Staying on top of hospitality industry trends and providing an excellent guest experience while still keeping costs low is key to the survival of any hotel. Fortunately, catering to the growing demand for sustainable tourism offers an opportunity to tick all three boxes.
After a long enforced hiatus due to the Covid-19 pandemic, you’d be forgiven for thinking climate change was the last thing on travelers’ minds, but the opposite seems to be true. Eighty-three percent of respondents to a Booking.com survey said they want to travel more sustainably now, and over 50% cited the pandemic as making them more aware of their impact on the environment and local communities.
Amex backs this up with a study revealing 68% of consumers now seek to support travel brands with sustainable practices. And with TripAdvisor now showcasing eco-friendly hotels, it’s increasingly easy for them to choose.
The good news is that becoming an eco-friendly hotel is good for the balance sheet as well as your image as many sustainable practices involve streamlining operations and improving efficiency.
We take a look at what sustainability means in the hospitality industry and outline six eco-friendly hotel ideas to start reducing your carbon footprint today.
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Going green doesn’t need to cost more. Speak to a digital transformation expert to see how it can work for your hotel.
What is an eco-friendly hotel?
An eco-friendly hotel works to reduce its environmental impact by employing sustainable best practices in maintenance, services, and supply chains. Measures may include reducing energy and water consumption, aiming for zero waste generation, and using environmentally friendly products. Hotels may also streamline operations using hotel automation software or other systems to make them more efficient.
How to make a hotel eco-friendly: myths and misconceptions
✘ Being sustainable costs more - While some environmentally friendly practices, like buying organic food, can cost more, many practices focus on reducing resource consumption and waste generation, which saves money. An initial investment may be required to overhaul or replace infrastructure (like installing an energy-efficient HVAC system) but this should pay for itself over time.
Depending on where you are, you may also be able to get grants to make sustainable improvements. In any case, it’s important to take the long view: Sustainability shouldn’t just be a trend but rather an integral part of your business model. Think of any expenditure as an investment in future-proofing.
✘ Being sustainable comes at the expense of an excellent guest experience - Not at all. Reducing energy use doesn’t mean banning guests from using air conditioning, it’s about leveraging smart appliances and monitoring systems to personalize and optimize energy use to keep guests comfortable and your costs low. Many of the ideas below are suitable for all types of businesses, from large luxury hotels to one-room short-term rentals.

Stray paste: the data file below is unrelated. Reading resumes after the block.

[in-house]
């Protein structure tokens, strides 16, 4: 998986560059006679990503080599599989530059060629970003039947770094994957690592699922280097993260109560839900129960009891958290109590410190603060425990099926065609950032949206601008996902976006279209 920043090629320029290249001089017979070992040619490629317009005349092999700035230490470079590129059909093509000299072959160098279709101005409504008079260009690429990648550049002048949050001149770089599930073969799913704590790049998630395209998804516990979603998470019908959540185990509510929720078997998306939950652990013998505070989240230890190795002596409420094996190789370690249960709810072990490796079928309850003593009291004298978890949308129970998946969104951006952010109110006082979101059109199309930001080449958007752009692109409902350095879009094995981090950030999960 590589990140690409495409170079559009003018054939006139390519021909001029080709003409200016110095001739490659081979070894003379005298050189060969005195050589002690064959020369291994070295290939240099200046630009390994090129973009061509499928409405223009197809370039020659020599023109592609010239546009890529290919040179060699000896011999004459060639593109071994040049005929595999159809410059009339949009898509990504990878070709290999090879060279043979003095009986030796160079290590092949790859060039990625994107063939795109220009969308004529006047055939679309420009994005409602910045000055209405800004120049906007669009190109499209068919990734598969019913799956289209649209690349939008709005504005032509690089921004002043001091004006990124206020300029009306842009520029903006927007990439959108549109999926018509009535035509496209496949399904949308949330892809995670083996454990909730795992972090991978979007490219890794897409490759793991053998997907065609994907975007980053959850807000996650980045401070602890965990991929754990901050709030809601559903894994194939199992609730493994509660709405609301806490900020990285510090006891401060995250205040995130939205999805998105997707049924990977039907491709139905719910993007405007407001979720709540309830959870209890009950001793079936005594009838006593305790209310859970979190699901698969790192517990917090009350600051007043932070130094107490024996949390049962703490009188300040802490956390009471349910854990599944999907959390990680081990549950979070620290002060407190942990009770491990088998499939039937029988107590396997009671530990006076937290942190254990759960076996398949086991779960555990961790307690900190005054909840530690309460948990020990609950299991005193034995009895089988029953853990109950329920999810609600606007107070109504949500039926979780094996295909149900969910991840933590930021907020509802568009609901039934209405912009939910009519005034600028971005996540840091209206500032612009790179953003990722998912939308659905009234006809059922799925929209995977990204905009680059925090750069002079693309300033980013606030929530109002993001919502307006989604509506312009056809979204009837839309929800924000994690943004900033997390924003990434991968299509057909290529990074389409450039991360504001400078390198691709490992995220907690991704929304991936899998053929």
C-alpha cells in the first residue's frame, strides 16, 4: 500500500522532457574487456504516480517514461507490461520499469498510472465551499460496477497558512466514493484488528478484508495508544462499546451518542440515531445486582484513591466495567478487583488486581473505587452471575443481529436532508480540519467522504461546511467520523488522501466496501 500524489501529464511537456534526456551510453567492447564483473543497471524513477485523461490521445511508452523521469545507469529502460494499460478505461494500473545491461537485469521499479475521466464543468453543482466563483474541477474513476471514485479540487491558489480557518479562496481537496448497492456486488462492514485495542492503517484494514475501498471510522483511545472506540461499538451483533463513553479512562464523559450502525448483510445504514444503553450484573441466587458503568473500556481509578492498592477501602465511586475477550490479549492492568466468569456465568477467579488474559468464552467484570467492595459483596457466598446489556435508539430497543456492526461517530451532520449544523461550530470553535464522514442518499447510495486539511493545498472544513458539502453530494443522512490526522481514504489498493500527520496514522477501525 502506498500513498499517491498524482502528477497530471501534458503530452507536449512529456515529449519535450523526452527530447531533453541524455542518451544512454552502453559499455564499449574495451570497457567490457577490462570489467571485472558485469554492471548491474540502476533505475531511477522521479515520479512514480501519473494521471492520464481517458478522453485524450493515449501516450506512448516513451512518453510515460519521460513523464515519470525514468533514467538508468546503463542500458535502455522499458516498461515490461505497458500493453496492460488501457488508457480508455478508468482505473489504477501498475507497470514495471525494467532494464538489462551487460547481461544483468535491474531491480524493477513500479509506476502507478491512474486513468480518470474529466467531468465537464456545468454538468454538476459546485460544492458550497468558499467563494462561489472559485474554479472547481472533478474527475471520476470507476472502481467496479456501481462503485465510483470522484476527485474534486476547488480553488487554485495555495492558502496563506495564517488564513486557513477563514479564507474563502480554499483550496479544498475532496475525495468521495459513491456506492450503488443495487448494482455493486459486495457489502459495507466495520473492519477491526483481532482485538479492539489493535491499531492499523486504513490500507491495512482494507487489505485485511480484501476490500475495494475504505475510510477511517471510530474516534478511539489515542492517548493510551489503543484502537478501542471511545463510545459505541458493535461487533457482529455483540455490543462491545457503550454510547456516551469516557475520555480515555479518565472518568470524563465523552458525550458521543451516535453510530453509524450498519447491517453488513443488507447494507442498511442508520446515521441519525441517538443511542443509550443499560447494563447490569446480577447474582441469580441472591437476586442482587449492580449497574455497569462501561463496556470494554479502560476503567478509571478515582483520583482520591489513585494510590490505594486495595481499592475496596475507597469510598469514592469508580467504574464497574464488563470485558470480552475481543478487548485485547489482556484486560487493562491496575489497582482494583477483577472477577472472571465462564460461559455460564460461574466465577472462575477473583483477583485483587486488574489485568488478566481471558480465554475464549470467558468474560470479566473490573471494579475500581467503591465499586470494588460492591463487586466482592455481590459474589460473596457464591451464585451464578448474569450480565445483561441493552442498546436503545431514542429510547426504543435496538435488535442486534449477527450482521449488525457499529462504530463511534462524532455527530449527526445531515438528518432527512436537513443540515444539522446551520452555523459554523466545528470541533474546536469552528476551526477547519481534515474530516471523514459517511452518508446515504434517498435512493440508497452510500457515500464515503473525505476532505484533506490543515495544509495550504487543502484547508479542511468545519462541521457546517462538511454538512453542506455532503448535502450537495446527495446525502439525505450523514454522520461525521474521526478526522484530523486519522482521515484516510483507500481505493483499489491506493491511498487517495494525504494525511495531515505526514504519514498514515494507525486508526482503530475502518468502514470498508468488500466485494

Eco-friendly hotel ideas that will actually reduce costs
We’ve gone for high- and low-tech cost-saving solutions to the “big” issues that are foremost in consumers’ minds, Namely, reducing plastic and food waste, cutting water and energy consumption, switching to sustainable mobility, and supporting local communities.
You can implement some of these eco-friendly hotel ideas right now for little or no outlay, while others are a major long-term investment.
1. Reduce plastic waste, starting with keycards
“Disposable” plastic is rarely out of the news these days, or far from travelers’ minds. Over 50% of Booking.com respondents stated they want to reduce their plastic consumption when they travel again.
Hotels can help by:
✓ Replacing plastic keycards with smart locks, access codes, and keyless entry systems. As well as saving on supply costs and lost cards, platforms like Operto ConnectTM for hotel check-in automation reduce the risk of Covid-19 transmission and improve security, comfort, and convenience. Integrating Operto into your PMS also allows you to streamline check-in, cut paperwork and deploy reception staff more efficiently elsewhere.
✓ Don’t provide straws or disposable cups and cutlery unless absolutely necessary. When they are required, for example, for disabled people or kids, switch to reusable or biodegradable options like bamboo straws. After the initial purchase, you’ll save on supply and waste disposal. Measures like these will also make you more attractive to businesses looking for sustainable event venues.
Other ideas include:
✓ Get rid of single-use plastic water bottles. Give guests a reusable branded bottle and provide water dispensers around the premises instead.
✓ Place pitchers of filtered tap water (assuming it’s safe to drink) on restaurant tables.
✓ Where possible, buy produce in recycled, biodegradable, or sustainable packaging.